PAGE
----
Former French prime minister François Fillon won the French Republicans’ presidential nomination on Sunday, beating out Bordeaux mayor Alain Juppé. Fillon is an outspoken admirer of Margaret Thatcher and ran on a platform of massive economic reform, tougher immigration restrictions, and traditional, socially conservative values. His rival was an avowed moderate and promoted a multicultural vision of France.
Now Fillon will likely go up against Marine Le Pen and her infamous far-right National Front party in next year’s presidential election. Le Pen is running on a staunchly anti-immigration and anti–European Union platform.
Fillon’s win — in what was the Republicans’ first-ever American-style primary contest — represents a potentially significant shift to the right for France, as well as the continuation of what has become something of a global political trend. Le Pen has been effusive in her praise of Donald Trump, and Fillon ran on campaign rhetoric that sometimes seemed to mimic Trump’s “Make America Great Again” slogan.
“My campaign has been understood,” he said. “France will not stand for its decline. My ambition is to lift up the nation to be the best version of itself.”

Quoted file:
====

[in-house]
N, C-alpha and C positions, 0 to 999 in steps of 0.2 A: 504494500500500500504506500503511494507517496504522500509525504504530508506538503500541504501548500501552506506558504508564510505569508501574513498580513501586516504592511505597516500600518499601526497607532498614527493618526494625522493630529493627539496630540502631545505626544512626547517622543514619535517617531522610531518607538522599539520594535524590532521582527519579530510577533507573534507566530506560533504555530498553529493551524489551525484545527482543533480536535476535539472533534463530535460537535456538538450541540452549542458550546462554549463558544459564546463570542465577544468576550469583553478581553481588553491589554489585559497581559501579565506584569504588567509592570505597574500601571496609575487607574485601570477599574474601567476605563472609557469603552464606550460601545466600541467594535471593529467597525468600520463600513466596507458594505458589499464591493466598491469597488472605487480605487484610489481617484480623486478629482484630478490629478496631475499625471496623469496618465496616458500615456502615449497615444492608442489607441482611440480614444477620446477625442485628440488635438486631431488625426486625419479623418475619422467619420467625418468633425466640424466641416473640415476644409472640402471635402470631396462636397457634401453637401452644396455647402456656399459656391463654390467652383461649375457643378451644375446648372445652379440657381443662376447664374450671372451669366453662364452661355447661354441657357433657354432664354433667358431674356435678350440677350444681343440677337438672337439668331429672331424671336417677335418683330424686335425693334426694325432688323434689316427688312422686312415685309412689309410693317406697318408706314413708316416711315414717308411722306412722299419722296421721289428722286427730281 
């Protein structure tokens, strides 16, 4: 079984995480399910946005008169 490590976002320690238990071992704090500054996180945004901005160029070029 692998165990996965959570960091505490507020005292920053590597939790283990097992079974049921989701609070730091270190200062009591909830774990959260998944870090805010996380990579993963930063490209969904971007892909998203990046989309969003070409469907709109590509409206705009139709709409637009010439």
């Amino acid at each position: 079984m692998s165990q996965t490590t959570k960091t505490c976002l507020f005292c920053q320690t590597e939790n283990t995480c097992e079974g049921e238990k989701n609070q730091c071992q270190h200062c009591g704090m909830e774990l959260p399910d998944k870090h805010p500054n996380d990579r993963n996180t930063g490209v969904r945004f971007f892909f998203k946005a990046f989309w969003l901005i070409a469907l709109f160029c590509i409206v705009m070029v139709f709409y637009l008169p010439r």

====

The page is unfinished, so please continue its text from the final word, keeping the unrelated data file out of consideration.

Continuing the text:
France is well behind the European average in terms of employment and economic growth, and Fillon has run on promises to reform the country’s economy, even boasting policy positions that sound distinctly un-French: lengthening the work week from 35 to 39 hours, pushing the retirement age to 65, and eliminating 500,000 jobs from France’s famously robust public sector.
Fillon also supports strict immigration quotas as tensions between immigrants and the rest of the French population continue to grow, and he has fashioned himself as the man who can defeat terrorism — he literally wrote the book on Beating Islamic Totalitarianism.
Also like Trump, Fillon is perceived as being sympathetic to Russian president Vladimir Putin. He has said that France should ally itself with Putin and the regime of Syrian president Bashar al-Assad against ISIS.
While Trump’s election in the U.S. and the surprise triumph of Brexit in the U.K. has forced France to come to terms with the possibility of an unprecedented victory by the radical right, Fillon securing the nomination may complicate Le Pen’s path the presidency. In many ways, Fillon’s views overlap with Le Pen’s, but he is a much easier candidate for many to stomach. Supporting the Republicans comes with much less of the political risk and social stigma that backing the fringe National Front would entail.
The third party in all of this is the ruling Socialist Party of sitting president François Hollande, but the socialists are widely seen as unlikely to hold on to the presidency. Hollande will end his first term next year as the least popular president in more than 50 years and with his party out of favor throughout the country.